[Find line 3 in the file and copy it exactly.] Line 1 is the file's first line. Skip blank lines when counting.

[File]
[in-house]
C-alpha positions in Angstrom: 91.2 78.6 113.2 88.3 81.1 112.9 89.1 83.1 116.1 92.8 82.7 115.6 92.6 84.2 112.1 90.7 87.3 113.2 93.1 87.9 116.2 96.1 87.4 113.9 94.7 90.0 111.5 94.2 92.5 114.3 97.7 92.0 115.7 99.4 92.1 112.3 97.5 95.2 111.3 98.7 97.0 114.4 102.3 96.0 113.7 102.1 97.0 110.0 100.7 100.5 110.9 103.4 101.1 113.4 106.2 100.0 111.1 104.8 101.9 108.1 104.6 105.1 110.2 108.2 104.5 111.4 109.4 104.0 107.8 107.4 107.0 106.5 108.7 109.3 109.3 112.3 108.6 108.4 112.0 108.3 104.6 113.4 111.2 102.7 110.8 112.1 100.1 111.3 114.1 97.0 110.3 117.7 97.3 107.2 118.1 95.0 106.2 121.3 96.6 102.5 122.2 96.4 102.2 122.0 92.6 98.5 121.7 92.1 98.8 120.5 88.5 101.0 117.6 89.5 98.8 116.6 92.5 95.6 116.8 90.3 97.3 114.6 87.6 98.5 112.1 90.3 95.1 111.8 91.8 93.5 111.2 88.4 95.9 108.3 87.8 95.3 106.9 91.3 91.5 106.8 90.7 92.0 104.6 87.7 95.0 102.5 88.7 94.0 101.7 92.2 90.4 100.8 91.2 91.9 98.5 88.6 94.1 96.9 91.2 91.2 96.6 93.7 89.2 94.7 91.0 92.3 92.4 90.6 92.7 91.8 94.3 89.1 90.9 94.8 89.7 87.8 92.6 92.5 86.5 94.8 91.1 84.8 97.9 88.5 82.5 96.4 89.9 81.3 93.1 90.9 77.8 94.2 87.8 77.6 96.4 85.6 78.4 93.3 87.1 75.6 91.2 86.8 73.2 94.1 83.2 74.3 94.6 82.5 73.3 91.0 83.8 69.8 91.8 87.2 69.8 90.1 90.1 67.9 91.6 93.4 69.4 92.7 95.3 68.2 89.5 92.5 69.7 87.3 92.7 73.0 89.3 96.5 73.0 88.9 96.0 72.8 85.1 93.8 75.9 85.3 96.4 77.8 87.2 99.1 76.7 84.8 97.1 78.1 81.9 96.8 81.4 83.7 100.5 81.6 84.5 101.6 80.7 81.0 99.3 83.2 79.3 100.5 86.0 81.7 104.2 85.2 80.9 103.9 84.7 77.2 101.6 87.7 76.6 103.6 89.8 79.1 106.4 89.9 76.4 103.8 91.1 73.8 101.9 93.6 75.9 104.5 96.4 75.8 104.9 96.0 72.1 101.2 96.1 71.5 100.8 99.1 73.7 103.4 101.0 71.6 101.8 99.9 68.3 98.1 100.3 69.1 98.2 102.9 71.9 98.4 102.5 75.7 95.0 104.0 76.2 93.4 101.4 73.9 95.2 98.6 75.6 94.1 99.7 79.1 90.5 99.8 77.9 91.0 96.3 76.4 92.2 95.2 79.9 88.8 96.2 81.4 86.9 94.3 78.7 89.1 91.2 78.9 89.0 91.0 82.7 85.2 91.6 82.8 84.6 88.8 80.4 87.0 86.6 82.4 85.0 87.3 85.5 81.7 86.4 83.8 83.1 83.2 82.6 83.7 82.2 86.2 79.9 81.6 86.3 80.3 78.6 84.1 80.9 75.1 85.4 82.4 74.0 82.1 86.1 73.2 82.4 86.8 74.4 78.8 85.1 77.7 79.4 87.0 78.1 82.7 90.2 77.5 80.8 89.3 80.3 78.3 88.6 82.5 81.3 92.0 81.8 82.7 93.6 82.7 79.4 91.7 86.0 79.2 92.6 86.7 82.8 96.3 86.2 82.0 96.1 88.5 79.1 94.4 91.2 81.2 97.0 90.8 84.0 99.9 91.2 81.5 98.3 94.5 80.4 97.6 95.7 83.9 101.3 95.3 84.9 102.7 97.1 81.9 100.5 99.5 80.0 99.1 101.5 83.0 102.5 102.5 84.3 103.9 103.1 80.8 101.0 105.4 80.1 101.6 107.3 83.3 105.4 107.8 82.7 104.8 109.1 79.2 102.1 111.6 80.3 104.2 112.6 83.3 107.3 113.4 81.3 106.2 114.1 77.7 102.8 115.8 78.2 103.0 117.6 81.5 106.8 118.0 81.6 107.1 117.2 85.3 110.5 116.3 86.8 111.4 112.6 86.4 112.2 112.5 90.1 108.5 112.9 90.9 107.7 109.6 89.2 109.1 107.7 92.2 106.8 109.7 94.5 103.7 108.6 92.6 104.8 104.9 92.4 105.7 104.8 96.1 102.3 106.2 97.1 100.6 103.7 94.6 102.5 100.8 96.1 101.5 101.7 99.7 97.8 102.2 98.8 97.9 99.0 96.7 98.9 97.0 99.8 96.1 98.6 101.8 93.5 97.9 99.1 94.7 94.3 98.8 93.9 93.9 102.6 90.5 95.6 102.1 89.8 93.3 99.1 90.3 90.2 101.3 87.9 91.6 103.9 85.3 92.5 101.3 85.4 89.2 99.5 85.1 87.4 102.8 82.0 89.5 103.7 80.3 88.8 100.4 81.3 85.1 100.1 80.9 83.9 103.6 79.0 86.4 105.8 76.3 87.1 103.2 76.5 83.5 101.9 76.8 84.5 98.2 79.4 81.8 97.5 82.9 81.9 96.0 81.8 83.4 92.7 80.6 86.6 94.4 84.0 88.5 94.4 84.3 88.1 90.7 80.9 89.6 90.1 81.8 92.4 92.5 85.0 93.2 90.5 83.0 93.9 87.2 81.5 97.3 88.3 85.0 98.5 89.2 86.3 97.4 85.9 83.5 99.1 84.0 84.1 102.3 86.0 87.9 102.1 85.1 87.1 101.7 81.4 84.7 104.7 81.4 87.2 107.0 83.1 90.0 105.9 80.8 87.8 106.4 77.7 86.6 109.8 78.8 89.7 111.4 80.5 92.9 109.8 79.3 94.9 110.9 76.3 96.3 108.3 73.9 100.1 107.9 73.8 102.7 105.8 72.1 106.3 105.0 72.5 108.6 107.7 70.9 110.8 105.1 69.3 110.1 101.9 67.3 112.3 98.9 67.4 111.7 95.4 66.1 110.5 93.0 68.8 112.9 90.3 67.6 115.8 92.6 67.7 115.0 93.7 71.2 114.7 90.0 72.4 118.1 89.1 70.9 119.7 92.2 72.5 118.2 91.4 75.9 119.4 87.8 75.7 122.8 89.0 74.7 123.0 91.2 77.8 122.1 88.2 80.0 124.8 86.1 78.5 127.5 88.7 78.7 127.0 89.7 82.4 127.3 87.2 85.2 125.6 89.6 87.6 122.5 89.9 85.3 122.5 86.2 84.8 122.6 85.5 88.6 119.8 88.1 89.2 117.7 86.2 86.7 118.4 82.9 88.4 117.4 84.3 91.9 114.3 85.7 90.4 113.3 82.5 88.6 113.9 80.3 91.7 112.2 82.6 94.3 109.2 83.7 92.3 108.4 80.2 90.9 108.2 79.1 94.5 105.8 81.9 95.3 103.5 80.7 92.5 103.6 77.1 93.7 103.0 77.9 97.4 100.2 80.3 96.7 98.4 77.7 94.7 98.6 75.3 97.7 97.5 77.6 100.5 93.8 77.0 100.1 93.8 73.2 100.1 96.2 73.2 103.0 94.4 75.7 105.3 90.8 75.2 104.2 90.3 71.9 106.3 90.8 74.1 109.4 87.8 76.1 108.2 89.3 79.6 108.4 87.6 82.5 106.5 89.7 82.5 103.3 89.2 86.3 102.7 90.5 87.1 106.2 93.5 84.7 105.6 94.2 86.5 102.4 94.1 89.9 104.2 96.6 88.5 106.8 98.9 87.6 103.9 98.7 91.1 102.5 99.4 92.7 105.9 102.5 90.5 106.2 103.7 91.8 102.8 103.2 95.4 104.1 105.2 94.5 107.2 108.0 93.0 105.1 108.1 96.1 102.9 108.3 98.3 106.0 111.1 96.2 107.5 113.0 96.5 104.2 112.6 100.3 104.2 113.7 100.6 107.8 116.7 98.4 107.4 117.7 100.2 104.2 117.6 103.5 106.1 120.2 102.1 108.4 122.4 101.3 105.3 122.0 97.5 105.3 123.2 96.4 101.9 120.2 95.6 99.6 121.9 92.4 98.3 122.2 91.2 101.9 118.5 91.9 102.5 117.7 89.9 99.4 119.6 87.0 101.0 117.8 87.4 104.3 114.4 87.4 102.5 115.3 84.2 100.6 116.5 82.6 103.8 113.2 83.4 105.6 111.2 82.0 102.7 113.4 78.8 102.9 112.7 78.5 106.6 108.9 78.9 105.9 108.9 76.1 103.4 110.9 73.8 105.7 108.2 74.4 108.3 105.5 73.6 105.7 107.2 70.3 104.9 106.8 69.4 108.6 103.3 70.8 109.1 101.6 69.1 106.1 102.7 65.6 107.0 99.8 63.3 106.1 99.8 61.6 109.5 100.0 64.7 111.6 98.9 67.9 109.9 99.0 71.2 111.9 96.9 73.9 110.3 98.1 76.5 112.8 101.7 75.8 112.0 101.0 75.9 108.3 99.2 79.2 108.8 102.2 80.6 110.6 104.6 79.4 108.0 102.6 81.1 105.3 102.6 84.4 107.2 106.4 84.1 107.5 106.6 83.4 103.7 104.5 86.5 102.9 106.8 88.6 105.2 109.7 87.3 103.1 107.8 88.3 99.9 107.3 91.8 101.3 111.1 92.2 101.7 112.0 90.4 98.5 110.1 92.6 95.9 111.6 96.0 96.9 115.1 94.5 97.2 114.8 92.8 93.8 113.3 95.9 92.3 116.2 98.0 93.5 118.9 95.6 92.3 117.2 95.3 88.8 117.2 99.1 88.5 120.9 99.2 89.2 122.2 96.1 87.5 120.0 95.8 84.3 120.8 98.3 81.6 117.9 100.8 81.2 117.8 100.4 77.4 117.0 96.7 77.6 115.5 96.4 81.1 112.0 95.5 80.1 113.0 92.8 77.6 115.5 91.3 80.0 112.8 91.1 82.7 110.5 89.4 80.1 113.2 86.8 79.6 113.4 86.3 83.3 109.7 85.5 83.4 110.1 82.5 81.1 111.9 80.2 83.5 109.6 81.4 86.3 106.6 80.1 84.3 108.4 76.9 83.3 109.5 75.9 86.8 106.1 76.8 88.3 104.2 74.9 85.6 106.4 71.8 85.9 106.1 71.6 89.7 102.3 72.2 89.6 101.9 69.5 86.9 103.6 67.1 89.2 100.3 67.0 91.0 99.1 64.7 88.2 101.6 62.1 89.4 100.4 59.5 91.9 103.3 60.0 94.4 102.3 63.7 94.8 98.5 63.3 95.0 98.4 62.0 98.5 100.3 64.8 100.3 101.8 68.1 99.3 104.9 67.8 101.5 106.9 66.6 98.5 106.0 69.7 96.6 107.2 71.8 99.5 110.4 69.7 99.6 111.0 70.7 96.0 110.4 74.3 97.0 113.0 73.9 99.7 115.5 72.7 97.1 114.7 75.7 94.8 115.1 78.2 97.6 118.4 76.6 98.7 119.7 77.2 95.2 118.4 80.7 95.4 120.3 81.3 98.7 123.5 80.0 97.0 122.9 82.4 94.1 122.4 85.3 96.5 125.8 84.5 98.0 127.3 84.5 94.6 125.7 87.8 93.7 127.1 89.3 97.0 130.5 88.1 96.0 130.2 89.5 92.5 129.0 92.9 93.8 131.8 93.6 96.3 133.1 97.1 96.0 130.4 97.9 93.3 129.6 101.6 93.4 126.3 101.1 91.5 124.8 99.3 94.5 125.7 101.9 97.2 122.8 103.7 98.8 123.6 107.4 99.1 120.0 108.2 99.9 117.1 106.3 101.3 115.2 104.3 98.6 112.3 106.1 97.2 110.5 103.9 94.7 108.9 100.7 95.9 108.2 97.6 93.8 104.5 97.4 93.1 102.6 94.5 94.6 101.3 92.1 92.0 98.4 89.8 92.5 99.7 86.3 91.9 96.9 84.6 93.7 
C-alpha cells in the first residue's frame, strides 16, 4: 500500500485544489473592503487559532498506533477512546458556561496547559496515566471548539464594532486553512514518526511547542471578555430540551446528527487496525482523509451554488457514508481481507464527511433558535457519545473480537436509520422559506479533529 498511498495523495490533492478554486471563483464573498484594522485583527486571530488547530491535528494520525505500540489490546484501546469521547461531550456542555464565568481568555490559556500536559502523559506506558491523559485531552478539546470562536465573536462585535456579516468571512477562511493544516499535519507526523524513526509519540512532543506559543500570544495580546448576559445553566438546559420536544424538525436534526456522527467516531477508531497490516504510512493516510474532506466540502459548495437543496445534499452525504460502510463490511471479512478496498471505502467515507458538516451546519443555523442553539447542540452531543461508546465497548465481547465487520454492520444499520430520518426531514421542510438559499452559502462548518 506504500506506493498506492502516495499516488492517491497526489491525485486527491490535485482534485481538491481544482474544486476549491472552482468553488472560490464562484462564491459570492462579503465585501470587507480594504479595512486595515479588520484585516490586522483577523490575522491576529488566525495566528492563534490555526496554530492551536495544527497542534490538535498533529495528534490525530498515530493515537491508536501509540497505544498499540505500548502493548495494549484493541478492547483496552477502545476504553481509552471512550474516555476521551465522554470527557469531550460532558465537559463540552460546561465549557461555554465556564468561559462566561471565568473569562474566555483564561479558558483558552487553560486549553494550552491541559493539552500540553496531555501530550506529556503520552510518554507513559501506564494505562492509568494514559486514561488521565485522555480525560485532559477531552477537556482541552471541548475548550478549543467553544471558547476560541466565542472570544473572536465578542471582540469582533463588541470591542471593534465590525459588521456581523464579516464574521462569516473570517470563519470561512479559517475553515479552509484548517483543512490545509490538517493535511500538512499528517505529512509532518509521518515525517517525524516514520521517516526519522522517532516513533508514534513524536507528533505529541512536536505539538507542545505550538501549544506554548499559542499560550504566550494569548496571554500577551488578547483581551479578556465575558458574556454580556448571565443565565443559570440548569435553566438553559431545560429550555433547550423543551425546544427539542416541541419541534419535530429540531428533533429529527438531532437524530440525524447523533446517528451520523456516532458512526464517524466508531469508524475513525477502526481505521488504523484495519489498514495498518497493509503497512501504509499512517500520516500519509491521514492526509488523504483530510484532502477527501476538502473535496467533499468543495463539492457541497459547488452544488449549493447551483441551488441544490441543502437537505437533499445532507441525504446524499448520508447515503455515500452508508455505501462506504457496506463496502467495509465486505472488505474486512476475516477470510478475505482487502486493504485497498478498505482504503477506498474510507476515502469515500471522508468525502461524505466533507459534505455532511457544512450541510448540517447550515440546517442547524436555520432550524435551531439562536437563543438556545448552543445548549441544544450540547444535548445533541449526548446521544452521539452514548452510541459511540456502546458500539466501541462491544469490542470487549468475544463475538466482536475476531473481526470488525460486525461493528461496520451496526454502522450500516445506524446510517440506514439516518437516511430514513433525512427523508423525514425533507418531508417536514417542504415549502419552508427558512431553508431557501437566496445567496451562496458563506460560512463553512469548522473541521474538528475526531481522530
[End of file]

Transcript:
C-alpha cells in the first residue's frame, strides 16, 4: 500500500485544489473592503487559532498506533477512546458556561496547559496515566471548539464594532486553512514518526511547542471578555430540551446528527487496525482523509451554488457514508481481507464527511433558535457519545473480537436509520422559506479533529 498511498495523495490533492478554486471563483464573498484594522485583527486571530488547530491535528494520525505500540489490546484501546469521547461531550456542555464565568481568555490559556500536559502523559506506558491523559485531552478539546470562536465573536462585535456579516468571512477562511493544516499535519507526523524513526509519540512532543506559543500570544495580546448576559445553566438546559420536544424538525436534526456522527467516531477508531497490516504510512493516510474532506466540502459548495437543496445534499452525504460502510463490511471479512478496498471505502467515507458538516451546519443555523442553539447542540452531543461508546465497548465481547465487520454492520444499520430520518426531514421542510438559499452559502462548518 506504500506506493498506492502516495499516488492517491497526489491525485486527491490535485482534485481538491481544482474544486476549491472552482468553488472560490464562484462564491459570492462579503465585501470587507480594504479595512486595515479588520484585516490586522483577523490575522491576529488566525495566528492563534490555526496554530492551536495544527497542534490538535498533529495528534490525530498515530493515537491508536501509540497505544498499540505500548502493548495494549484493541478492547483496552477502545476504553481509552471512550474516555476521551465522554470527557469531550460532558465537559463540552460546561465549557461555554465556564468561559462566561471565568473569562474566555483564561479558558483558552487553560486549553494550552491541559493539552500540553496531555501530550506529556503520552510518554507513559501506564494505562492509568494514559486514561488521565485522555480525560485532559477531552477537556482541552471541548475548550478549543467553544471558547476560541466565542472570544473572536465578542471582540469582533463588541470591542471593534465590525459588521456581523464579516464574521462569516473570517470563519470561512479559517475553515479552509484548517483543512490545509490538517493535511500538512499528517505529512509532518509521518515525517517525524516514520521517516526519522522517532516513533508514534513524536507528533505529541512536536505539538507542545505550538501549544506554548499559542499560550504566550494569548496571554500577551488578547483581551479578556465575558458574556454580556448571565443565565443559570440548569435553566438553559431545560429550555433547550423543551425546544427539542416541541419541534419535530429540531428533533429529527438531532437524530440525524447523533446517528451520523456516532458512526464517524466508531469508524475513525477502526481505521488504523484495519489498514495498518497493509503497512501504509499512517500520516500519509491521514492526509488523504483530510484532502477527501476538502473535496467533499468543495463539492457541497459547488452544488449549493447551483441551488441544490441543502437537505437533499445532507441525504446524499448520508447515503455515500452508508455505501462506504457496506463496502467495509465486505472488505474486512476475516477470510478475505482487502486493504485497498478498505482504503477506498474510507476515502469515500471522508468525502461524505466533507459534505455532511457544512450541510448540517447550515440546517442547524436555520432550524435551531439562536437563543438556545448552543445548549441544544450540547444535548445533541449526548446521544452521539452514548452510541459511540456502546458500539466501541462491544469490542470487549468475544463475538466482536475476531473481526470488525460486525461493528461496520451496526454502522450500516445506524446510517440506514439516518437516511430514513433525512427523508423525514425533507418531508417536514417542504415549502419552508427558512431553508431557501437566496445567496451562496458563506460560512463553512469548522473541521474538528475526531481522530